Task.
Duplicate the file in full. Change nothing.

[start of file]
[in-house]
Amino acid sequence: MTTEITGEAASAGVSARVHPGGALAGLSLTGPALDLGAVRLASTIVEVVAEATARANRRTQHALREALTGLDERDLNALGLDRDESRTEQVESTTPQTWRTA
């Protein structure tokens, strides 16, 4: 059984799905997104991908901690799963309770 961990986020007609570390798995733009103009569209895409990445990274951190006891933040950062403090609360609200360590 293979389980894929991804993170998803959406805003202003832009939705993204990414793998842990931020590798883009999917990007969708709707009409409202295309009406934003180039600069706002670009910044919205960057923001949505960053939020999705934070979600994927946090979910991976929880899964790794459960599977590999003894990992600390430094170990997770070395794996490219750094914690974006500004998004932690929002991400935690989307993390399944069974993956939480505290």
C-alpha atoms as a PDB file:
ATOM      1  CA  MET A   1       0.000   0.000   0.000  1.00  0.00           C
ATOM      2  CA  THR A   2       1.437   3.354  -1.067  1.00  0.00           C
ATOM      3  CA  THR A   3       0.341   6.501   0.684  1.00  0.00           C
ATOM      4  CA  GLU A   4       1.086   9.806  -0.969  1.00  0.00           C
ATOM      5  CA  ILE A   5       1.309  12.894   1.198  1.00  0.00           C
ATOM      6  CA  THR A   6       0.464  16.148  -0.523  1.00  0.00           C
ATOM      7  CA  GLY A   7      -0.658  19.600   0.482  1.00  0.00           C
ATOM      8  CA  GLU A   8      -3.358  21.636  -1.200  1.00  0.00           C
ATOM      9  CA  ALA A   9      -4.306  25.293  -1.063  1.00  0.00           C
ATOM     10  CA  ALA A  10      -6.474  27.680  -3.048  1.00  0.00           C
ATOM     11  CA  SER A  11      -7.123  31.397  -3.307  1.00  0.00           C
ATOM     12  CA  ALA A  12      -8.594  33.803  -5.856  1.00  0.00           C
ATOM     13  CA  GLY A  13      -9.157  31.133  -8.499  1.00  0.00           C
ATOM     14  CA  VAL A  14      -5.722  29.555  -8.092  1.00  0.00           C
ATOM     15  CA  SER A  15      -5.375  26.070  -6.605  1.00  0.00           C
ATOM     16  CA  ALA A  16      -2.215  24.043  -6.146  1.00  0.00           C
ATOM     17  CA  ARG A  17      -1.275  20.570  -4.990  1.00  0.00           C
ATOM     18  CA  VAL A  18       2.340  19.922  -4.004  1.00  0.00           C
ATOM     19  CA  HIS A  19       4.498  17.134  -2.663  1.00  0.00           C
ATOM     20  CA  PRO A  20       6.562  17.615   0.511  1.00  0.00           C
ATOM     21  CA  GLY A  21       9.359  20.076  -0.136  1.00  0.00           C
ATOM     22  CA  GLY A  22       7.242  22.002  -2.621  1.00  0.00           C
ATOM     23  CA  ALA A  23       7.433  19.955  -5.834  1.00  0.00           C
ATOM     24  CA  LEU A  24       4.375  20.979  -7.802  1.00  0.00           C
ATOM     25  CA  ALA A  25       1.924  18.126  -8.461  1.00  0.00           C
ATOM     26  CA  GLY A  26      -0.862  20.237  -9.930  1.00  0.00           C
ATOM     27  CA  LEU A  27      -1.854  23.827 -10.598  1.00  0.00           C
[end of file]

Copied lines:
[in-house]
Amino acid sequence: MTTEITGEAASAGVSARVHPGGALAGLSLTGPALDLGAVRLASTIVEVVAEATARANRRTQHALREALTGLDERDLNALGLDRDESRTEQVESTTPQTWRTA
């Protein structure tokens, strides 16, 4: 059984799905997104991908901690799963309770 961990986020007609570390798995733009103009569209895409990445990274951190006891933040950062403090609360609200360590 293979389980894929991804993170998803959406805003202003832009939705993204990414793998842990931020590798883009999917990007969708709707009409409202295309009406934003180039600069706002670009910044919205960057923001949505960053939020999705934070979600994927946090979910991976929880899964790794459960599977590999003894990992600390430094170990997770070395794996490219750094914690974006500004998004932690929002991400935690989307993390399944069974993956939480505290």
C-alpha atoms as a PDB file:
ATOM      1  CA  MET A   1       0.000   0.000   0.000  1.00  0.00           C
ATOM      2  CA  THR A   2       1.437   3.354  -1.067  1.00  0.00           C
ATOM      3  CA  THR A   3       0.341   6.501   0.684  1.00  0.00           C
ATOM      4  CA  GLU A   4       1.086   9.806  -0.969  1.00  0.00           C
ATOM      5  CA  ILE A   5       1.309  12.894   1.198  1.00  0.00           C
ATOM      6  CA  THR A   6       0.464  16.148  -0.523  1.00  0.00           C
ATOM      7  CA  GLY A   7      -0.658  19.600   0.482  1.00  0.00           C
ATOM      8  CA  GLU A   8      -3.358  21.636  -1.200  1.00  0.00           C
ATOM      9  CA  ALA A   9      -4.306  25.293  -1.063  1.00  0.00           C
ATOM     10  CA  ALA A  10      -6.474  27.680  -3.048  1.00  0.00           C
ATOM     11  CA  SER A  11      -7.123  31.397  -3.307  1.00  0.00           C
ATOM     12  CA  ALA A  12      -8.594  33.803  -5.856  1.00  0.00           C
ATOM     13  CA  GLY A  13      -9.157  31.133  -8.499  1.00  0.00           C
ATOM     14  CA  VAL A  14      -5.722  29.555  -8.092  1.00  0.00           C
ATOM     15  CA  SER A  15      -5.375  26.070  -6.605  1.00  0.00           C
ATOM     16  CA  ALA A  16      -2.215  24.043  -6.146  1.00  0.00           C
ATOM     17  CA  ARG A  17      -1.275  20.570  -4.990  1.00  0.00           C
ATOM     18  CA  VAL A  18       2.340  19.922  -4.004  1.00  0.00           C
ATOM     19  CA  HIS A  19       4.498  17.134  -2.663  1.00  0.00           C
ATOM     20  CA  PRO A  20       6.562  17.615   0.511  1.00  0.00           C
ATOM     21  CA  GLY A  21       9.359  20.076  -0.136  1.00  0.00           C
ATOM     22  CA  GLY A  22       7.242  22.002  -2.621  1.00  0.00           C
ATOM     23  CA  ALA A  23       7.433  19.955  -5.834  1.00  0.00           C
ATOM     24  CA  LEU A  24       4.375  20.979  -7.802  1.00  0.00           C
ATOM     25  CA  ALA A  25       1.924  18.126  -8.461  1.00  0.00           C
ATOM     26  CA  GLY A  26      -0.862  20.237  -9.930  1.00  0.00           C
ATOM     27  CA  LEU A  27      -1.854  23.827 -10.598  1.00  0.00           C